Today was Rozy’s first full day of work. She successfully made it to Dhaka and is working on figuring her way around the city. We spread out on my living room floor with newspapers to look for ads for office spaces for rent. And found nothing, so now we’re going to do what several people have recommended, that is, walk, drive, or rickshaw up and down the streets of an area we’re interested in and knock on doors with to-let signs. We started making several lists. The list of organizations we still need to set up meetings with. The list of office items we need to purchase. The list of various kinds of issues we might bump into with callers. Most of our lists are still sitting unfinished on the floor; first day excitement means a lot of digressing. We started examining, page by page, the training manual that will be given to the volunteers. We have decided that we are going to simultaneously train her and do the mammoth task of translating the document. Because that way we move through her training line by line and it’s as thorough as can be, and we both get to play around with the language we’ll be using with the volunteers.
Pranto Bhai picks us up to take us to a meeting. Pranto Bhai of Team Engine talks a lot and knows everybody. This is both surprising and oddly comforting. He’s the guy who I exchanged emails with before I even set foot in Bangladesh, and he is helping every step of the way. He smokes a cigarette and pauses for dramatic effect as he talks. He is either touched or amused or both at my unwavering optimism. He probably doesn’t want to tell me how naive the optimism is, but that’s okay. In the car, I say something noncommittal about how we eventually need to talk to cell phone companies. Pranto Bhai pops out his cell phone, and suddenly tomorrow we have a meeting with – well, to me the explanation of who the meeting was with sounded like, “The Hugest ever Boss of the Bosses of all the Bosses of all the Cell Phone companies in Bangladesh, all of them, ever, the Boss.”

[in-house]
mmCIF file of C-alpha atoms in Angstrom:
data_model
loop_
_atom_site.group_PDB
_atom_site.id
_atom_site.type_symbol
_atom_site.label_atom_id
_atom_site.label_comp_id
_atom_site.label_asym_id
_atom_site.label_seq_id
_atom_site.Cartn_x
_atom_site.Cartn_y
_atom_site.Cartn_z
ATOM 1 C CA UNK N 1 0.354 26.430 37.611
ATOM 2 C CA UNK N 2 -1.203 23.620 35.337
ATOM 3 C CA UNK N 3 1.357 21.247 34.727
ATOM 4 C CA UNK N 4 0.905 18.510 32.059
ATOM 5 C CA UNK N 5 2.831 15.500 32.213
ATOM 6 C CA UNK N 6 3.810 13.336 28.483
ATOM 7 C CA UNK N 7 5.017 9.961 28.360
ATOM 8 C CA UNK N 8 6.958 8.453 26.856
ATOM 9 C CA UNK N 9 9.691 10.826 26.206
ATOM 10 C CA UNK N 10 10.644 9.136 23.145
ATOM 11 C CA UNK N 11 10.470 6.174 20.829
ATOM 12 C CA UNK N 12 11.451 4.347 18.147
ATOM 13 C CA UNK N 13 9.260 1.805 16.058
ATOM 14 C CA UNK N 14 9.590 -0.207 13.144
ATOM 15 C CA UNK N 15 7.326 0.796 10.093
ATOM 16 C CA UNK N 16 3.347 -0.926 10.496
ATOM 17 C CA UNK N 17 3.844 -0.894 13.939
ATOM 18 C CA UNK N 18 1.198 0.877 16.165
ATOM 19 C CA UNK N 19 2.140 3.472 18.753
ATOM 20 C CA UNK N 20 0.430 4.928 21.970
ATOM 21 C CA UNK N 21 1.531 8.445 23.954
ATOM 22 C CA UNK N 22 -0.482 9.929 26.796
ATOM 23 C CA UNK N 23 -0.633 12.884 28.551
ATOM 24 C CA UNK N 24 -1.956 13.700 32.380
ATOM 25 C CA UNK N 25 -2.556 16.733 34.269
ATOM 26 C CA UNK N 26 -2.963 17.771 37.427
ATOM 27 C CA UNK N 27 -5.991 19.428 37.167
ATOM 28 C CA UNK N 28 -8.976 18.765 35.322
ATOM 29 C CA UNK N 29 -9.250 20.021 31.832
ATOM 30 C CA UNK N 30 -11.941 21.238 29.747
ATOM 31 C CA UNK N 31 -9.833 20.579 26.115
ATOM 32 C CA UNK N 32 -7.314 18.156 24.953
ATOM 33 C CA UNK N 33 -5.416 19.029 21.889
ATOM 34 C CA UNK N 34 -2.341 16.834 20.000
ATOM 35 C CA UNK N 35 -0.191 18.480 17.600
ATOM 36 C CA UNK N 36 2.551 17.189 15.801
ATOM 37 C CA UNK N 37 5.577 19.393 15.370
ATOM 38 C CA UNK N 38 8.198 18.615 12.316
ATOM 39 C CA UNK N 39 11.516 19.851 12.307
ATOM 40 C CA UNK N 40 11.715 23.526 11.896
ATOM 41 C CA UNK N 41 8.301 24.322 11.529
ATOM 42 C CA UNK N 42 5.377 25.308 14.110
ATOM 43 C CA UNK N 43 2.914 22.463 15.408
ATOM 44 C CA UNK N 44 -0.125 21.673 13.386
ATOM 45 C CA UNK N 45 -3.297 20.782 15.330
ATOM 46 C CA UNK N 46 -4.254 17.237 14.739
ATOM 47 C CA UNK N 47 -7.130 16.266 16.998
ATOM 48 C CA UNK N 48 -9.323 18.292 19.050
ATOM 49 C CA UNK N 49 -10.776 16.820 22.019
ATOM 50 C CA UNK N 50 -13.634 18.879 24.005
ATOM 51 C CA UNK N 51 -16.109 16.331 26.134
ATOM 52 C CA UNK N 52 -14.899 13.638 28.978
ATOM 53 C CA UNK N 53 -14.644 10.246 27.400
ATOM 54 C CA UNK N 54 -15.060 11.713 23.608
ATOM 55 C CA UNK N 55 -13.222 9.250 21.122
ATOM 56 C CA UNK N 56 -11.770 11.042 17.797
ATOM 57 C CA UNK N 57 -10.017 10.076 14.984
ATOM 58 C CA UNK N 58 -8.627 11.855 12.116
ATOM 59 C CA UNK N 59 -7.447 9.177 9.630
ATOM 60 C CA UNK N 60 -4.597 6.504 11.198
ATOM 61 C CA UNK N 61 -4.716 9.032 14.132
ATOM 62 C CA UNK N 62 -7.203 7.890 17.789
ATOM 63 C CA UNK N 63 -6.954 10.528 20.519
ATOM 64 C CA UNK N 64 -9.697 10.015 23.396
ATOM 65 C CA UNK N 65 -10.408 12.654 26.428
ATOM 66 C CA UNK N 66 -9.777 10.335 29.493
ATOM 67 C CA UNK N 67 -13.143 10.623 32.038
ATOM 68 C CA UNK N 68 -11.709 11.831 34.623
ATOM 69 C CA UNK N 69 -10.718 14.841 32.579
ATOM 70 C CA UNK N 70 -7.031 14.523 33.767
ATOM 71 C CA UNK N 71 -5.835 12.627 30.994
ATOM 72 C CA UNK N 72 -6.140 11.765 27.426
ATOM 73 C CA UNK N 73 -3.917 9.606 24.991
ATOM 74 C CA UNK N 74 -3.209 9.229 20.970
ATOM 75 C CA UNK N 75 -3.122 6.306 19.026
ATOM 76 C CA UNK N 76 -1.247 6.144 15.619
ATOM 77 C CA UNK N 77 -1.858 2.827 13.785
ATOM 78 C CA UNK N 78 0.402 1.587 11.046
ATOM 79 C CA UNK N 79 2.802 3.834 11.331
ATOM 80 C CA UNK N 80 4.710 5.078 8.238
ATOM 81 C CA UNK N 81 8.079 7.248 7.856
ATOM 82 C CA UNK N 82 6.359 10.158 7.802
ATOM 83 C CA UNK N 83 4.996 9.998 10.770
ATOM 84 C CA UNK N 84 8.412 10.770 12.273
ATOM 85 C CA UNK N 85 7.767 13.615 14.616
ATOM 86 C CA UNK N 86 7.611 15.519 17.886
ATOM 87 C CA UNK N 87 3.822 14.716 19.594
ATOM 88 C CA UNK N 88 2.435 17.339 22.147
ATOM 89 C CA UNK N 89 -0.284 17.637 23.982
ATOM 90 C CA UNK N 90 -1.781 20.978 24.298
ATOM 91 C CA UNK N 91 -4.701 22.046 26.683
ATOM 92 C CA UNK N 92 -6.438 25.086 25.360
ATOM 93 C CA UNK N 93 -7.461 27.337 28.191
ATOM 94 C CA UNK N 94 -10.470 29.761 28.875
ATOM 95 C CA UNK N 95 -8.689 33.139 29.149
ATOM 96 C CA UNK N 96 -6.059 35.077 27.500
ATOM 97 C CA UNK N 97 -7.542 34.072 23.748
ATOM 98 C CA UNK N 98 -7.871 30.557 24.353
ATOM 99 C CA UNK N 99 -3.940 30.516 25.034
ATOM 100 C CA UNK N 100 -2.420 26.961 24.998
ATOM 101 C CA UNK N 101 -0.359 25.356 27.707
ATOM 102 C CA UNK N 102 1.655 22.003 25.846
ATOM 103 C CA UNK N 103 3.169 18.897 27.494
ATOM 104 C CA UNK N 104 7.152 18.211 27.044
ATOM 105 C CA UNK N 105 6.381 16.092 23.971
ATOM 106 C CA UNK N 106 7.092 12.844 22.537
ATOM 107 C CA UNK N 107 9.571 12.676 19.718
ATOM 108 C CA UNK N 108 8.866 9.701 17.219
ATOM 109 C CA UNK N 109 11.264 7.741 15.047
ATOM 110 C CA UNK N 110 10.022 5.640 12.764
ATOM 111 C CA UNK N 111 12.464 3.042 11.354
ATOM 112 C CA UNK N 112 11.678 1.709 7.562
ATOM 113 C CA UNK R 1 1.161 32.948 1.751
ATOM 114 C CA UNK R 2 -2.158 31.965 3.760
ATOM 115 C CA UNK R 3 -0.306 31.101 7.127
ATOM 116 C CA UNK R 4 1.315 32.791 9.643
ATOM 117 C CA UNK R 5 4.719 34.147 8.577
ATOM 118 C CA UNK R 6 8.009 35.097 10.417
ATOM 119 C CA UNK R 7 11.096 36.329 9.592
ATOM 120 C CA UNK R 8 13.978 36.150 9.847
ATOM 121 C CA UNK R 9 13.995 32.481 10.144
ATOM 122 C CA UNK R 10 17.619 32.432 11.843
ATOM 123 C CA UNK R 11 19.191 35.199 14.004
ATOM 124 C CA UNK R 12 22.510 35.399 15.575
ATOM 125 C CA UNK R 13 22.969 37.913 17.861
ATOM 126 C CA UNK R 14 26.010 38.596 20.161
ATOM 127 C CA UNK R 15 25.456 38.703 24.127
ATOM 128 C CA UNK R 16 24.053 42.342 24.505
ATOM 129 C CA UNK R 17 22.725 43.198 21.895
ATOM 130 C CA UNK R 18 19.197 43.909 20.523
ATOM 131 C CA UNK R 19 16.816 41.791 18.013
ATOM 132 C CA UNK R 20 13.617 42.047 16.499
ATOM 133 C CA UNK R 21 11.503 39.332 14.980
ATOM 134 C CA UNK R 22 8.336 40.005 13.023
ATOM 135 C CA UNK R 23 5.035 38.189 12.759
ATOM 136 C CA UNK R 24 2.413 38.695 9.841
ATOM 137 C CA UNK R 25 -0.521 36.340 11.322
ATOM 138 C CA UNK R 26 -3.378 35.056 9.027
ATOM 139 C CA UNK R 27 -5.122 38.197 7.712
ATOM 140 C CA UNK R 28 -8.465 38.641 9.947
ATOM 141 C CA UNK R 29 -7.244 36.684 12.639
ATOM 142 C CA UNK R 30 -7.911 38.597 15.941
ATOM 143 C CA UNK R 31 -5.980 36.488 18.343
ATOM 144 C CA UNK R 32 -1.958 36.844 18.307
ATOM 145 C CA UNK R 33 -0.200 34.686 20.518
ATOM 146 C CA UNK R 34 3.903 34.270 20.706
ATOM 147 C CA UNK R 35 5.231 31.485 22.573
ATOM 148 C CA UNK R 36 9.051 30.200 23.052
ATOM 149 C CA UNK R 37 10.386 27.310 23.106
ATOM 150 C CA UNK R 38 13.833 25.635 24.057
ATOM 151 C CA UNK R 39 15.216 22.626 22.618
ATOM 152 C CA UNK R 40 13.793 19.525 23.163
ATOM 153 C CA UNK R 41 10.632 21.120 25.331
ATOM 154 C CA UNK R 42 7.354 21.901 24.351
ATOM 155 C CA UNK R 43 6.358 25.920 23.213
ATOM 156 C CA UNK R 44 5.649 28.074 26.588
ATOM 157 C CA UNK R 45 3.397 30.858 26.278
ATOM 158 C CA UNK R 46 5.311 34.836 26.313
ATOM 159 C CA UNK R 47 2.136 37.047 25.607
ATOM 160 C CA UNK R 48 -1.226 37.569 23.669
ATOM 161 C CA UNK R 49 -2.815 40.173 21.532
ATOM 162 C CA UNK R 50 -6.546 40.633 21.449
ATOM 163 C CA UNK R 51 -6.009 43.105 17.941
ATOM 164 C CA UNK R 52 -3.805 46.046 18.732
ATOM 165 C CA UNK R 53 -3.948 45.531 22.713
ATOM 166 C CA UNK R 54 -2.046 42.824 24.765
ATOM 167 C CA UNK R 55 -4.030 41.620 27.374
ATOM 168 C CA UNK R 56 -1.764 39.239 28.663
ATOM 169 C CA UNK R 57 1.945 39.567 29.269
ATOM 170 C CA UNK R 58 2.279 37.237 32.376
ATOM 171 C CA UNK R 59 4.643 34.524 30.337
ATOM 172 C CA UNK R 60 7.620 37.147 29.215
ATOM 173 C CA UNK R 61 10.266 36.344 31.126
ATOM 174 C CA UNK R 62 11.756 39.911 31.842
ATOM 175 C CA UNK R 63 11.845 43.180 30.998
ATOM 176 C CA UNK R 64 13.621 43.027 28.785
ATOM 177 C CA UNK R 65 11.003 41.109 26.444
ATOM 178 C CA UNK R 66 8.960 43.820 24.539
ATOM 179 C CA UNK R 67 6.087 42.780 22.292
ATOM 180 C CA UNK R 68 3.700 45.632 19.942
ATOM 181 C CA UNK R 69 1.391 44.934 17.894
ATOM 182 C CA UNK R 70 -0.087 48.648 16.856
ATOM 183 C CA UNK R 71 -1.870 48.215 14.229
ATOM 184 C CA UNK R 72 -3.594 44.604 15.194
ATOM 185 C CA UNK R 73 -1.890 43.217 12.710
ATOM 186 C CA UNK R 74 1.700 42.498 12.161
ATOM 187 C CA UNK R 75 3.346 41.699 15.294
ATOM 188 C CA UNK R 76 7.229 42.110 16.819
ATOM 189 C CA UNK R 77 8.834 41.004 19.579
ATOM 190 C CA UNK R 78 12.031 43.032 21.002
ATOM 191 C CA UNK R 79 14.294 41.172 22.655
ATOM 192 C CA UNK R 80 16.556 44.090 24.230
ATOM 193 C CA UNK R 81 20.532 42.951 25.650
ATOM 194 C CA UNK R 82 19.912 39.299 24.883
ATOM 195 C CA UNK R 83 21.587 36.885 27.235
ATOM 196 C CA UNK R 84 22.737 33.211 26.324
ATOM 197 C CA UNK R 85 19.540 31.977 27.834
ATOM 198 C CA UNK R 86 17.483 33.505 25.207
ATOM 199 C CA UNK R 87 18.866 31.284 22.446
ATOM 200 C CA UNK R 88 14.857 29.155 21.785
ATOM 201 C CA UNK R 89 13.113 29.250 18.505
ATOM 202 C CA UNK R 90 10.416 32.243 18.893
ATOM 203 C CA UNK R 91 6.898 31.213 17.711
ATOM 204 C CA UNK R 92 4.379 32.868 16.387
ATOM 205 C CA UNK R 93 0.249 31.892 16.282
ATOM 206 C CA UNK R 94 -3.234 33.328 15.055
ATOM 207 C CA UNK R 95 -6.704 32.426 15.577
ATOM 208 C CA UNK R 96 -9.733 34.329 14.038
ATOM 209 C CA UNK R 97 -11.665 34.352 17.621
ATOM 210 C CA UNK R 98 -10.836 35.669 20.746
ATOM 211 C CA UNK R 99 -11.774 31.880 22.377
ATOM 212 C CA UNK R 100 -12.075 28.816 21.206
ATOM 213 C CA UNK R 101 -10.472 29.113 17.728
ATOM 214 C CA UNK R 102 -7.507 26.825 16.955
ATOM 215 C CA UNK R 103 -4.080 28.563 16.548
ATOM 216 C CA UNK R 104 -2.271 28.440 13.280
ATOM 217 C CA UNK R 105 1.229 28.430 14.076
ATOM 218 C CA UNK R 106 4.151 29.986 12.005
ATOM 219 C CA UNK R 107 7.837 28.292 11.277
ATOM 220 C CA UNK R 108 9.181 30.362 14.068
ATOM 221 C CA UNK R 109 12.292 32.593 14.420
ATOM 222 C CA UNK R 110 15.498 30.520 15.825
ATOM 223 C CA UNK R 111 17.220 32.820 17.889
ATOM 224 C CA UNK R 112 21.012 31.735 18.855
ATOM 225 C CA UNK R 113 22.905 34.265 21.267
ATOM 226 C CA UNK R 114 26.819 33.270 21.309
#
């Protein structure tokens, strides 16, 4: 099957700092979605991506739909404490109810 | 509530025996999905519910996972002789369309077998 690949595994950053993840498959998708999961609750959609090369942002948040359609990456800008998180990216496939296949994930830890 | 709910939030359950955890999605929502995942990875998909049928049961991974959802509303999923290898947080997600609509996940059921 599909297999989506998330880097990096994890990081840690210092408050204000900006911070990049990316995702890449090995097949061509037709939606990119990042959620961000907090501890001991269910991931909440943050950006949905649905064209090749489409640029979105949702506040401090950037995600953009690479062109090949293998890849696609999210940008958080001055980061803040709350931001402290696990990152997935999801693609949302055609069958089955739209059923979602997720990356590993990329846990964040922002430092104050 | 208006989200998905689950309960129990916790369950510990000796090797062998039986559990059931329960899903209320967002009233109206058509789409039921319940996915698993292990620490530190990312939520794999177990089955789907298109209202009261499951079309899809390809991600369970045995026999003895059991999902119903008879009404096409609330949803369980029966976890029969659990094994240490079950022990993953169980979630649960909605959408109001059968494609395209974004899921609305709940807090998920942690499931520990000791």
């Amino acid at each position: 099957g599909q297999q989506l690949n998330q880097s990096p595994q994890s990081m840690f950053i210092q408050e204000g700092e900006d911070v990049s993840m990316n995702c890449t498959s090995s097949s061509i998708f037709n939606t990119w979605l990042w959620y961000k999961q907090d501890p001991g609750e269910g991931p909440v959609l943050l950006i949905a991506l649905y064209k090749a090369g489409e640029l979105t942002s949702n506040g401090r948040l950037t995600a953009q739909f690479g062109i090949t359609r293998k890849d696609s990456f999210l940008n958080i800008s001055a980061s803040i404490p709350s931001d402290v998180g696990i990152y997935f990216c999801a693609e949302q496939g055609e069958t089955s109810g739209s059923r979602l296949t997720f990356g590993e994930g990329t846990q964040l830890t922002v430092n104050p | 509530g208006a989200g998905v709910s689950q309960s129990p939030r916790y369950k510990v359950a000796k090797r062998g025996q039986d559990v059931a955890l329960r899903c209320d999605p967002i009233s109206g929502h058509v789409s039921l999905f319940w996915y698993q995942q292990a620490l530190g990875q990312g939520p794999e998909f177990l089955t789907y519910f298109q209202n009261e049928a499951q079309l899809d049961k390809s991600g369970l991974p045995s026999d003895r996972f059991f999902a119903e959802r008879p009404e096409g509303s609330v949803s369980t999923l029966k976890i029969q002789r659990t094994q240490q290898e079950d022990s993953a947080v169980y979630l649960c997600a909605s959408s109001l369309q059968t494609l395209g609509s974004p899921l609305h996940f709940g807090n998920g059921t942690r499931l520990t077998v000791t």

(This is not what Pranto Bhai said. This is just what it sounded like to me.)
Whoa. I looked at Rozy in abject terror and said feebly, “Oh okay oh I don’t know if we’re ready for that already, are we ready.”
When I express doubt about anything, she tilts her head and reminds me, in English, “Fighting!” which is a phrase I used during her interview to describe the kind of spirit we’d need to actually do this.
She stared back at me with an expression of terror that probably matched mine. Then she grinned and nodded fervently. “Ready! Fighting.”
Oh yes, I think we’ll be okay.